Rougraff et al. [19]

40

34

Lung 23 (67 %)

Lung (23), kidney (4), breast = colon = liver = bladder (1), others (3)

6 (15 %)

Jacobsen et al. [20]

29

24

Lung 11 (46 %)

Lung (11), prostate (3), breast = lymphomas (2), kidney = ovary = pancreas = stomach = small intestine carcinoid = retroperitoneal rhabdomyosarcoma (1)

5 (17 %)

Katagiri et al. [5]

64

59

Lung 23 (39 %)

Lung (23), prostate (11), breast = liver (5), others (15)

5 (8 %)

Vandecandelaere et al. [1]

129

84

Lung 36 (43 %)

Lung (36), prostate (17), kidney (15), breast (9), stomach (2), bladder = colon = testis = pancreas = liver (1)

45 (35 %)

Destombe et al. [24]

107

94

Lung 37 (39 %)

Lung (37), prostate (26), breast (20), bladder (11)

13 (12 %)

Iizuka et al. [25]

27

26

Myeloma 7 (27 %)

Myeloma (7), lymphoma (3), lung (6), prostate (4), kidney = thyroid = liver = pancreas = stomach = esophagus (1)

1 (4 %)

Hemminki et al. [13]

501

256

Lung 128 (50 %)

Lung (128), urinary (29), prostate (16), breast (14), colon (12), pancreas = gastrointestinal (10), liver (9), biliary system (4), stomach (3), mediastinum (2), ovarian (1), others (18)

203 (40 %)

BMUO bone metastases of unknown origin, PC primary carcinoma

Thus, detection of bone metastases from occult primaries should raise the suspicion that the lungs are the tissue of origin and the suspicion should be stronger in relatively young patients (60–65 years) [1, 13]. After pulmonary origin, bone metastases from undiagnosed renal clear cell carcinomas have increased to 12 %, more than prostate at 10 %, whereas occult thyroid carcinomas are extremely rare (3 %) [1].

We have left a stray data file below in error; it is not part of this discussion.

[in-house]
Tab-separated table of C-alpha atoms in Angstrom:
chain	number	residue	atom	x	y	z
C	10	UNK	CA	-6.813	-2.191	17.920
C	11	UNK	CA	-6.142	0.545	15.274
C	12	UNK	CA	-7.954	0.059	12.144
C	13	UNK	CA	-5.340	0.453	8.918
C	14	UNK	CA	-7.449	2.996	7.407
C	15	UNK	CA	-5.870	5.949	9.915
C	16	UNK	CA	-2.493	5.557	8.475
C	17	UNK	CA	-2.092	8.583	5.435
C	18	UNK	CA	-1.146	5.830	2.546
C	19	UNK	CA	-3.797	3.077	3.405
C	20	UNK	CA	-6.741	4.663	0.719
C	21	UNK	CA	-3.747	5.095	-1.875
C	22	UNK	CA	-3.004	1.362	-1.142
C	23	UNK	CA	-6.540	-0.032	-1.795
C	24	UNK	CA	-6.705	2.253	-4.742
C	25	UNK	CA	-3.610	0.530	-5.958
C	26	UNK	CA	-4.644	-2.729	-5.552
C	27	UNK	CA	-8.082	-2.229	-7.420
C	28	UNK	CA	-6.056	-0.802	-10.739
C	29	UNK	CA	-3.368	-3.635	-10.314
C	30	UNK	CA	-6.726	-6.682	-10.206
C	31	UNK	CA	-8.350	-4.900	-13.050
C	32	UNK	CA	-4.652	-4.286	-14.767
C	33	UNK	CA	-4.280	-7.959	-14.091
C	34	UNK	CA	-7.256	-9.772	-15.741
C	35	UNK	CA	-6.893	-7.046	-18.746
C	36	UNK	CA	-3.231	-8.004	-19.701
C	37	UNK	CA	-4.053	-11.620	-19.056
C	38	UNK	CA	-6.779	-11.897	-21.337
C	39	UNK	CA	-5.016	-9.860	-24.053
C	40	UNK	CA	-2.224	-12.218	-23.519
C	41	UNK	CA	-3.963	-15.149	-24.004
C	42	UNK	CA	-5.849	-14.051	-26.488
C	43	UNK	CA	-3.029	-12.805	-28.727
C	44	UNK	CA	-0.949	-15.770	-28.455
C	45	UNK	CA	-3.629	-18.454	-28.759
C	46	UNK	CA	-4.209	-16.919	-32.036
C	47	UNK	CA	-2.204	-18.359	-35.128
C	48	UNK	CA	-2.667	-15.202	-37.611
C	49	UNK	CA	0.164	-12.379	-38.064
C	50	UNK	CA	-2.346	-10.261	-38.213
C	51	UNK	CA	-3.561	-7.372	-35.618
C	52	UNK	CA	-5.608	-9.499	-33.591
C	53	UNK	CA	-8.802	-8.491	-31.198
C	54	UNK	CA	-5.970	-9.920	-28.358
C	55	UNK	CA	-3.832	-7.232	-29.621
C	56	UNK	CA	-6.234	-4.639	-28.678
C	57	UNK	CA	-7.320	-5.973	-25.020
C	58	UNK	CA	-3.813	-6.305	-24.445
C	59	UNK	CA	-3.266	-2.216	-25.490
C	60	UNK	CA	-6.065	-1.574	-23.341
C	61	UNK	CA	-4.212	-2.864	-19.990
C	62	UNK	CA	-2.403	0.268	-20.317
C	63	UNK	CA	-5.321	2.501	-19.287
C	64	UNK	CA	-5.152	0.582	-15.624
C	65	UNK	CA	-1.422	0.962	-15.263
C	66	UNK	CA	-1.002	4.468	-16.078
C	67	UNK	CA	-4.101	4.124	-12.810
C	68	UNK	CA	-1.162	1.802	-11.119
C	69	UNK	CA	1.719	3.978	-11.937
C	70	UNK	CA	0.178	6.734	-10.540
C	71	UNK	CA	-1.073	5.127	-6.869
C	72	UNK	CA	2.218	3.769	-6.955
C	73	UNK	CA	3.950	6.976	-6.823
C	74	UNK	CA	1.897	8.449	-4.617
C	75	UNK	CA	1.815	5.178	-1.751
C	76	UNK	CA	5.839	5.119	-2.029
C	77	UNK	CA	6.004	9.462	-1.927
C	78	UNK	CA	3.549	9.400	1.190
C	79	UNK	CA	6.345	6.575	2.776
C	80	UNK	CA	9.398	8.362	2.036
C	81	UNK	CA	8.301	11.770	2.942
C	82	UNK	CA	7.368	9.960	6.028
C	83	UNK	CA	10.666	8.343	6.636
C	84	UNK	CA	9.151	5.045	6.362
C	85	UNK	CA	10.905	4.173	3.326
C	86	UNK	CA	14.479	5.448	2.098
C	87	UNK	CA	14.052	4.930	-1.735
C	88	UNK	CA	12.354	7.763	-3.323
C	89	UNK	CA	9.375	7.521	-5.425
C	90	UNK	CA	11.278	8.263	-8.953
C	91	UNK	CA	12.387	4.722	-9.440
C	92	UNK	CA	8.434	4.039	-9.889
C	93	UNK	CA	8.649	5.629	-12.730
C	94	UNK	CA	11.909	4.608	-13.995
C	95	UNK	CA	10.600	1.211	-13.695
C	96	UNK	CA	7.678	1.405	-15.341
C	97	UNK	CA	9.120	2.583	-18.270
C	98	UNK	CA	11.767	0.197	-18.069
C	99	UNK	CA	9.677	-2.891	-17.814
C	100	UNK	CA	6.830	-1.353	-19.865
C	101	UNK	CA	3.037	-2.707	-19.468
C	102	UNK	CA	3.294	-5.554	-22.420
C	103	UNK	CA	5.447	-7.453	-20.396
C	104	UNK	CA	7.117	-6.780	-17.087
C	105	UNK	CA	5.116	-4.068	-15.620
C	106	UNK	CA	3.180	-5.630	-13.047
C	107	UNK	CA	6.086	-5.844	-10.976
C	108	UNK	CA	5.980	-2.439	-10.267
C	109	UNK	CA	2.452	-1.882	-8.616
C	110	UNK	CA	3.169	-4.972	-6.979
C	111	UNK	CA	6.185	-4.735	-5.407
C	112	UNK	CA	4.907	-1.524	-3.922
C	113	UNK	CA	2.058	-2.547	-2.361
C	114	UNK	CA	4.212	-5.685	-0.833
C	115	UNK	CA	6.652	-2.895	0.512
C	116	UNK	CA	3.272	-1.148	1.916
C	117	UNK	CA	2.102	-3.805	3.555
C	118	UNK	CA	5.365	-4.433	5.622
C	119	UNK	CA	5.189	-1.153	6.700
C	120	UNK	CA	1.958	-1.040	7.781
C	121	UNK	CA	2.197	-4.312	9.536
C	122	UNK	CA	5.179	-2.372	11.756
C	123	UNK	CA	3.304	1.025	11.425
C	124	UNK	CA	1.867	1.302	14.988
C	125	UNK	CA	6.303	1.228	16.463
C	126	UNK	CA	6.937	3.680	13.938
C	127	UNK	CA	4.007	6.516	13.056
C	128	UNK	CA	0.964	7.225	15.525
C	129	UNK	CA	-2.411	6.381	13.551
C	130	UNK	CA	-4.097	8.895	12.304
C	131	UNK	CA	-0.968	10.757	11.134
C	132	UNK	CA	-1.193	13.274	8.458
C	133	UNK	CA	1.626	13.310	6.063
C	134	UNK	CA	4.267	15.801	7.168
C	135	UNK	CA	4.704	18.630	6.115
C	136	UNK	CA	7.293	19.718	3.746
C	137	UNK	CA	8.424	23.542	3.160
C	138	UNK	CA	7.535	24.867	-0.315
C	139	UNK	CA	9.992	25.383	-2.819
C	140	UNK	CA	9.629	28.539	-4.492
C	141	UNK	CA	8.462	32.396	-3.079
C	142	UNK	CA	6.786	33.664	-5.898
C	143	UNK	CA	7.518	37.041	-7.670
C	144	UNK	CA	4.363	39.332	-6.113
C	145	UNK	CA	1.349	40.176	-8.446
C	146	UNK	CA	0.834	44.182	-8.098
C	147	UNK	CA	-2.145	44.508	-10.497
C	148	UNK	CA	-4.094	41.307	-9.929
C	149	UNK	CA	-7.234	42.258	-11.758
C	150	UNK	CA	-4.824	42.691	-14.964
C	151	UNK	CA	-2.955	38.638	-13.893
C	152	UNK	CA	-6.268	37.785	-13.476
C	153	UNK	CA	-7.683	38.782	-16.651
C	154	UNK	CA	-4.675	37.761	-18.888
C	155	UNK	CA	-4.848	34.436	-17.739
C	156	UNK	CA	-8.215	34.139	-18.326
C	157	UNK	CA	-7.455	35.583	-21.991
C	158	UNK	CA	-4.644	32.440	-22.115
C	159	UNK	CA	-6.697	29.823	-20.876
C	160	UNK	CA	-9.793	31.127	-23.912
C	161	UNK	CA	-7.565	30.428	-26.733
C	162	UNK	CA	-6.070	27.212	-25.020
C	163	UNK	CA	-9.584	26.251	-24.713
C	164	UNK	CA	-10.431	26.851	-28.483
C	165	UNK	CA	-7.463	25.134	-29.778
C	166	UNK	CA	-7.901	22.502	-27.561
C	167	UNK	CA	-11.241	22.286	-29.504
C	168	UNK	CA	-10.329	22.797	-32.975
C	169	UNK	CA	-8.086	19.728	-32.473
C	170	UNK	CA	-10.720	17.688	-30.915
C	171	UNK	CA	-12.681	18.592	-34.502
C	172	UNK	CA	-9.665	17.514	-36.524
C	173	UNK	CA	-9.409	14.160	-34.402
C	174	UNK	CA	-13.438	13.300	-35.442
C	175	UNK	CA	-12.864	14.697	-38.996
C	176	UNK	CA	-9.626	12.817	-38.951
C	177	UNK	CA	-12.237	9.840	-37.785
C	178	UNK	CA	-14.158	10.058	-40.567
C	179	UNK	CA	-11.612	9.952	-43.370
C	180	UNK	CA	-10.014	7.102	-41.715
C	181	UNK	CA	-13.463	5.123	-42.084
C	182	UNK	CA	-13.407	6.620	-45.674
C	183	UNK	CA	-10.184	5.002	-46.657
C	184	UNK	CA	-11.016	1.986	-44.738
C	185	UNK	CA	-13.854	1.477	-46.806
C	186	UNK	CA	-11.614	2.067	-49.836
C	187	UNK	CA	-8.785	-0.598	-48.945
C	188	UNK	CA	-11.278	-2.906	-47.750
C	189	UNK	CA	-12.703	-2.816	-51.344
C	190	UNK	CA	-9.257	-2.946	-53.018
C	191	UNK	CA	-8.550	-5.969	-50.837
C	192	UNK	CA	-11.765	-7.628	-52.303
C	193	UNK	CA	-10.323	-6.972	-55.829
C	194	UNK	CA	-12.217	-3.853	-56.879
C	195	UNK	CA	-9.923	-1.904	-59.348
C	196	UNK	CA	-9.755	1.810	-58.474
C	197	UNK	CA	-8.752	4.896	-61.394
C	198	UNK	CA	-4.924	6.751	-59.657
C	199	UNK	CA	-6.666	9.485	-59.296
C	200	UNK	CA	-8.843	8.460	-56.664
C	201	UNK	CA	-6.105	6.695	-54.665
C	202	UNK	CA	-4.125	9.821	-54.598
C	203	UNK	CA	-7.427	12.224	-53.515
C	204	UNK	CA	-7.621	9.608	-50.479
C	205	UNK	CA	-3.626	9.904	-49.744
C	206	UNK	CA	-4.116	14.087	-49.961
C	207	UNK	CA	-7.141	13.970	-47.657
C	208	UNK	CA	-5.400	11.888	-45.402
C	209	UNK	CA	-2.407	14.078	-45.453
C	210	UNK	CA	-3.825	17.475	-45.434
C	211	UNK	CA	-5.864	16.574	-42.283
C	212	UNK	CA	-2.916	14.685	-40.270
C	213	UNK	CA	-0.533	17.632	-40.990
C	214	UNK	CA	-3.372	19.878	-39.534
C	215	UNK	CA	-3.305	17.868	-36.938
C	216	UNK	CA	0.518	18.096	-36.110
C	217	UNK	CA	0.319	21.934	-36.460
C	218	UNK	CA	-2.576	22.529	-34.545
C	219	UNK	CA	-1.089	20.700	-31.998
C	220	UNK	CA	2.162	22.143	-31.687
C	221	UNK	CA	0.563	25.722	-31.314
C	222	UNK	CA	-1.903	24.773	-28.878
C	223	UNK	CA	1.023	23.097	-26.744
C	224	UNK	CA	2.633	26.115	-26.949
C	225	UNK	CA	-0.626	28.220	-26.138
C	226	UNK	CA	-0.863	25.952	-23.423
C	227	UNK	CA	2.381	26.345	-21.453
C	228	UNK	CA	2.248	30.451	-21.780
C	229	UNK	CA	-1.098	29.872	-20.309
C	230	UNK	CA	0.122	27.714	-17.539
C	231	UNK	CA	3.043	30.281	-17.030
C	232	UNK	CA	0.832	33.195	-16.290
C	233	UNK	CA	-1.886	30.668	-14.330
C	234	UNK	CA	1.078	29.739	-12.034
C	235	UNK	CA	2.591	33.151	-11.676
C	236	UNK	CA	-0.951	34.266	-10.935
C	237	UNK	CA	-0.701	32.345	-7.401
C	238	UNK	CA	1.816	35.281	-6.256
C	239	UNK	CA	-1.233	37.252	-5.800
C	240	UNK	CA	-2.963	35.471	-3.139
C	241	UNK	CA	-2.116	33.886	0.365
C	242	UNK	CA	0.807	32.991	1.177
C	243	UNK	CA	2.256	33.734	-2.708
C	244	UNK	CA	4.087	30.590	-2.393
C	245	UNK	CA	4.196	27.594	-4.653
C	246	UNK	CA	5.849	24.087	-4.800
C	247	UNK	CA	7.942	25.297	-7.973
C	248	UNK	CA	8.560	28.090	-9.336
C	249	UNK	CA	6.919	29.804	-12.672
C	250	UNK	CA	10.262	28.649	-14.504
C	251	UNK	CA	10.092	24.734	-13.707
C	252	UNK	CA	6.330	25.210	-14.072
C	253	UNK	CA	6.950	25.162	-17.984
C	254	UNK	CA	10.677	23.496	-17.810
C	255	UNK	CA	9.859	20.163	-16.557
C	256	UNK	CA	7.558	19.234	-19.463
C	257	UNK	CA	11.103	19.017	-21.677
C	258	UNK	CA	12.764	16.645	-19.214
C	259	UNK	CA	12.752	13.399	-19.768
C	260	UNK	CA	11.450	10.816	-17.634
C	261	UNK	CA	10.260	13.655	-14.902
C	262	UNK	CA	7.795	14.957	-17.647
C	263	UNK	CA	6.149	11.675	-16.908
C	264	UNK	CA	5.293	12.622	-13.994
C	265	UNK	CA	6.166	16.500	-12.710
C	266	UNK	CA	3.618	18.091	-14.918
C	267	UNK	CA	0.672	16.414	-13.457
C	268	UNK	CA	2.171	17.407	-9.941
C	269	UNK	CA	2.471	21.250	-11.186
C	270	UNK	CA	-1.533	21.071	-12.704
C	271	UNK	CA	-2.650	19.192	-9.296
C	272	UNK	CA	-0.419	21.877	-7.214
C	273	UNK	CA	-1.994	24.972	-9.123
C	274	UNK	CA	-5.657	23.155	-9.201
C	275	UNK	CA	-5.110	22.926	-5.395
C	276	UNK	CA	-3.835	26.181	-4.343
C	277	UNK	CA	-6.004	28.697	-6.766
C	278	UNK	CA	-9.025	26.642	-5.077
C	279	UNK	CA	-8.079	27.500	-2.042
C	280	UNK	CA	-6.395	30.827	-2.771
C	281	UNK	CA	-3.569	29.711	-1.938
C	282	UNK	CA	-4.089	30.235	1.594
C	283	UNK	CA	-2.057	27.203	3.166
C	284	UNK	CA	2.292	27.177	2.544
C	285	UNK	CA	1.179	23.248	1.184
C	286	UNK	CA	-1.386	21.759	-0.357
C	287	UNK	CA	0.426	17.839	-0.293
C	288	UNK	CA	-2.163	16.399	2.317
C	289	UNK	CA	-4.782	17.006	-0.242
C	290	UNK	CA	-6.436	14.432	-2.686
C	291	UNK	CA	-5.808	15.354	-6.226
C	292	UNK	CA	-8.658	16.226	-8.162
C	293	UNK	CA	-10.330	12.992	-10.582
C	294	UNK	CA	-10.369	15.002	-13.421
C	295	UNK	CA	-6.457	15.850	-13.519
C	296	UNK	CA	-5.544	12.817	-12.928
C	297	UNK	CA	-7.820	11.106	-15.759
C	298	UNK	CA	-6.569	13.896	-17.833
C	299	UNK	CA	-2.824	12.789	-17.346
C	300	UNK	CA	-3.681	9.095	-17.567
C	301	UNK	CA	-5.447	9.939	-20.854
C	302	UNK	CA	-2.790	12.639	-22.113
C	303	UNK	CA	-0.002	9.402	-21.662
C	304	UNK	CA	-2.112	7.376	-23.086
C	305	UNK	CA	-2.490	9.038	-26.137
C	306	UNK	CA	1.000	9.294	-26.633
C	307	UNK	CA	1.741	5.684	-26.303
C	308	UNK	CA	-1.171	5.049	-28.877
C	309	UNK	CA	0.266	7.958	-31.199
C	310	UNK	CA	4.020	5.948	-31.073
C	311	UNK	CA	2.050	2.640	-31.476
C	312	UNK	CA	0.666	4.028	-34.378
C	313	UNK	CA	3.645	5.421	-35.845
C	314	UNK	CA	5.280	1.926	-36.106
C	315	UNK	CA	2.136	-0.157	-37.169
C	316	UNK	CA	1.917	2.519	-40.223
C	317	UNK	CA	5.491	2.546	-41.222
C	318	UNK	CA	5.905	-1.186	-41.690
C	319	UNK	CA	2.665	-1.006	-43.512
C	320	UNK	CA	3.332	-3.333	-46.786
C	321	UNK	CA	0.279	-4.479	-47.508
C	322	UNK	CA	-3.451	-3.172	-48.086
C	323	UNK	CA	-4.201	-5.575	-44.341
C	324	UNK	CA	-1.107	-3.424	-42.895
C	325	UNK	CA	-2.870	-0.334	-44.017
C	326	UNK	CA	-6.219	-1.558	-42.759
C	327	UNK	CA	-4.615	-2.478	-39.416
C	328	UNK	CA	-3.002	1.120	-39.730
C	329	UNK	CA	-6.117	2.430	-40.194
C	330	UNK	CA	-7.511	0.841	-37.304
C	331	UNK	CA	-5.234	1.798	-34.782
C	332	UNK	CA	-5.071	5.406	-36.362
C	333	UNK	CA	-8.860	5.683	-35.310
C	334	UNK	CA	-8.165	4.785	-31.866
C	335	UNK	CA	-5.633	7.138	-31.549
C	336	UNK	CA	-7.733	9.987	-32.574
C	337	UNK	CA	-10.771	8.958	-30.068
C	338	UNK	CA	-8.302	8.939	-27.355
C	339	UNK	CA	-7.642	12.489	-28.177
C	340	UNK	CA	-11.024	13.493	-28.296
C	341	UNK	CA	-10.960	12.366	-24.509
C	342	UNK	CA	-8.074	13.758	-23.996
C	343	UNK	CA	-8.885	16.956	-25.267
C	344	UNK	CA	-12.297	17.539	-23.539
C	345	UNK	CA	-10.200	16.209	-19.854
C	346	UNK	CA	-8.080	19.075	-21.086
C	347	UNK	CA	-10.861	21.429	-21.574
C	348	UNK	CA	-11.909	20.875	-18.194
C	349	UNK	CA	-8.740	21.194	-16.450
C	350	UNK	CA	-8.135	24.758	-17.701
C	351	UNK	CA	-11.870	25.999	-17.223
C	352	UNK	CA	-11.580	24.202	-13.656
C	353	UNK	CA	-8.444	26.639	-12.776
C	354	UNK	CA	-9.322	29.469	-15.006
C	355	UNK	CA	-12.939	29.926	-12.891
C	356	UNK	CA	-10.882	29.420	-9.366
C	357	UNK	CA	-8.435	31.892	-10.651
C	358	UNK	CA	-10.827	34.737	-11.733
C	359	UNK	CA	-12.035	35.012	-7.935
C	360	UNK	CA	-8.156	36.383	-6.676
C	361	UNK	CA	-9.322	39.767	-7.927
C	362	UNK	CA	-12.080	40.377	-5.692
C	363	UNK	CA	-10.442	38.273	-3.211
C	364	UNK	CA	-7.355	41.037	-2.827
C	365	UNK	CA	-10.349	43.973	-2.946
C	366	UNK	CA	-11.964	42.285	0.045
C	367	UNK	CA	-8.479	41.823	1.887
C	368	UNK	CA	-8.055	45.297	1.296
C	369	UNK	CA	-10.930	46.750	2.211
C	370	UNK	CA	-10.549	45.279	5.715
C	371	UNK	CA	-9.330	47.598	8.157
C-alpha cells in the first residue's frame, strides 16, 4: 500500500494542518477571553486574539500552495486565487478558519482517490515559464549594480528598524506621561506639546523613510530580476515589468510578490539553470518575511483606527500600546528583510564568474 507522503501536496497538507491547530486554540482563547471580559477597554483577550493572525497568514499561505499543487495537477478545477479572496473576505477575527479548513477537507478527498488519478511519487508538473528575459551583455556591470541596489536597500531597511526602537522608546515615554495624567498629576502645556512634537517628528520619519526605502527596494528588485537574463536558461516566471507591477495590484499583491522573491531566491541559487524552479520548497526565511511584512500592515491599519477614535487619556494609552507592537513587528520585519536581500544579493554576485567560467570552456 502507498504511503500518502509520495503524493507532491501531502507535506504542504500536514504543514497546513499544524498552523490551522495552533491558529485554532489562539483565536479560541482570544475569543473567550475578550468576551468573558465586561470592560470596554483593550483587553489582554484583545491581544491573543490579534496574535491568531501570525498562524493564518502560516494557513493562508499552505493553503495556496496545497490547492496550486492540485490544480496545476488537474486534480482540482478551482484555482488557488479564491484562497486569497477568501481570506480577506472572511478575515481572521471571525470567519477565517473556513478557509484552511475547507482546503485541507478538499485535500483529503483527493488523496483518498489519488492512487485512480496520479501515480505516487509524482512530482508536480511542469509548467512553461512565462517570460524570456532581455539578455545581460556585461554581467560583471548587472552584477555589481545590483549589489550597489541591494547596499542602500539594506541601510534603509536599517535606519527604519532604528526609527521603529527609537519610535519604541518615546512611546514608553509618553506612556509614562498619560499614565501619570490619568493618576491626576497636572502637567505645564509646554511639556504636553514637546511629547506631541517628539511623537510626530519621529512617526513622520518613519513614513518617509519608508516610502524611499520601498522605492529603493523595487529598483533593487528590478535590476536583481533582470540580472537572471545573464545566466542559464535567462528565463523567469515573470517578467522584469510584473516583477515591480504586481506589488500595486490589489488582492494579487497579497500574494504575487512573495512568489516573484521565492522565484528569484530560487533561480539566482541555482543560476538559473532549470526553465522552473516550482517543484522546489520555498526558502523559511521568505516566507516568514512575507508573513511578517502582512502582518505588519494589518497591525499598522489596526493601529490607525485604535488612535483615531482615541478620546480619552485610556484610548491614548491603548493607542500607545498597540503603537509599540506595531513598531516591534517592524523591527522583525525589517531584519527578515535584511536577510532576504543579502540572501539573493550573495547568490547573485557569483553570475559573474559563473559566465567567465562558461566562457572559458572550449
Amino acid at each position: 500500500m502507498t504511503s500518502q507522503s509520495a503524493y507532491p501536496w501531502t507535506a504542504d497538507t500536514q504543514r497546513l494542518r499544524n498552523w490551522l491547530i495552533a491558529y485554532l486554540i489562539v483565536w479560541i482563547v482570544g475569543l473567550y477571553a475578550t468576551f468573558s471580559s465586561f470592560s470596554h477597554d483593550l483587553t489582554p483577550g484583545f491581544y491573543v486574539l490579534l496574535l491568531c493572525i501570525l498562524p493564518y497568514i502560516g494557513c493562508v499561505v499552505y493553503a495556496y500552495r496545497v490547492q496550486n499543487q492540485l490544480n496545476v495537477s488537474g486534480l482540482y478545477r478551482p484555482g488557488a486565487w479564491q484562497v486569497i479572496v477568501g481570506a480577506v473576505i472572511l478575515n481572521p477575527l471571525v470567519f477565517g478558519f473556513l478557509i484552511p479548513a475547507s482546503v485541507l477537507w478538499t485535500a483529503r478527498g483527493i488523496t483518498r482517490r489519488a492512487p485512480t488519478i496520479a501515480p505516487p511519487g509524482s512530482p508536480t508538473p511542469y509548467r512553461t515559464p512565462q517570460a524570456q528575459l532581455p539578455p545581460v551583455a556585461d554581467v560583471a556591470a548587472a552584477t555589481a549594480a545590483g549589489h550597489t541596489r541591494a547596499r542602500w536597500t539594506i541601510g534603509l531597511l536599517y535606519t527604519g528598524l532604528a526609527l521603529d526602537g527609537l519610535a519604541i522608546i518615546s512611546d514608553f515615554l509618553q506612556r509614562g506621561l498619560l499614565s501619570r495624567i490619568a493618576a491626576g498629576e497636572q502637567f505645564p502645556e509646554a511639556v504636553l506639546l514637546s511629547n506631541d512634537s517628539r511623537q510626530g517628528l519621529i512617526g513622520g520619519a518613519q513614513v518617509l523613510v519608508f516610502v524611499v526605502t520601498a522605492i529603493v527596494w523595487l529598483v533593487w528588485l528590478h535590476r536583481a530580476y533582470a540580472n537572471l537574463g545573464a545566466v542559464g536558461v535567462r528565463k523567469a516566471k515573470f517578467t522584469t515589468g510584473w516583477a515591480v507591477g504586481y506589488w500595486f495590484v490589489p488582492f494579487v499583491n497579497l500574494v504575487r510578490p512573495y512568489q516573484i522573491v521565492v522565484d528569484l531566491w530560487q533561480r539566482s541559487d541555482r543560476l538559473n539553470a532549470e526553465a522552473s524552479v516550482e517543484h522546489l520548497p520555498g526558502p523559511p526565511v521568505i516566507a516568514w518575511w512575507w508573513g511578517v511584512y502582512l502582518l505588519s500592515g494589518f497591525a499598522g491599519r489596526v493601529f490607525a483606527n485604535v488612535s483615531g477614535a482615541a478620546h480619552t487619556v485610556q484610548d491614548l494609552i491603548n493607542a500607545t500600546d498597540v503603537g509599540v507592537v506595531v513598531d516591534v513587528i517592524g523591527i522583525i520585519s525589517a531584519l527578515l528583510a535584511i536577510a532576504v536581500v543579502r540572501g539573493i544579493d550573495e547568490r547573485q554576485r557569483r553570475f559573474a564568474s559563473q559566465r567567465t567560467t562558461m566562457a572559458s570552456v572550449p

As the spine is the most common site of bone metastases, it is also reported to be the most common site of lesions of unknown origin, followed by the pelvis and long bones; lung and thyroid carcinomas should be strongly suspected at this location [21, 23]. However, spinal malignancy of unknown origin is often derived not only from solid tumors, but also from hematological tumors [1, 21, 24, 25]. In the series reported by Iizuka et al. [25], myeloma was the most common etiology (22 %), followed by lung carcinoma, prostate carcinoma and lymphoma. Serological evaluation for monoclonal gammopathy was very useful in revealing the diagnosis of myeloma in all affected patients.

Acrometastases are extremely unusual (<0.1 %), especially as the first presentation of occult carcinoma, but strongly suggest bronchogenic or gastrointestinal cancer [3, 26, 27].

Strategy of diagnosis and treatment

In patients affected by bone metastases of unknown origin, one of the most important prognostic and treatment-conditioning factors is the histological type, and therefore biopsy is mandatory in an attempt to detect the primary cancer [6, 28, 29]. Biopsy should be performed in the most accessible osseous or concomitant visceral lesion [19, 20, 24] and should include histochemistry, immunohistology and electron microscopy; thus, the surgeon should obtain sufficient material to enable study with special stains, estrogen receptor activity, and hormonal and tumor markers [30]. Bone biopsy is a key component of the diagnostic strategy and histological confirmation is particularly valuable in patients who have a solitary bone metastasis or unusual radiological features suggesting a myeloma or a sarcoma rather than a carcinoma. Although histological studies rarely identify the exact nature of the primary, they often provide important diagnostic clues: highly suggestive histological patterns may be found in small-cell lung cancer, clear-cell renal cancer, or well-differentiated thyroid carcinoma. Immunohistochemistry helps to determine the nature of the primary, most notably when differentiation is minimal. However, Rougraff et al. [19] reported that biopsy alone was unable to identify the primary site of the malignant tumor in 60 % of cases.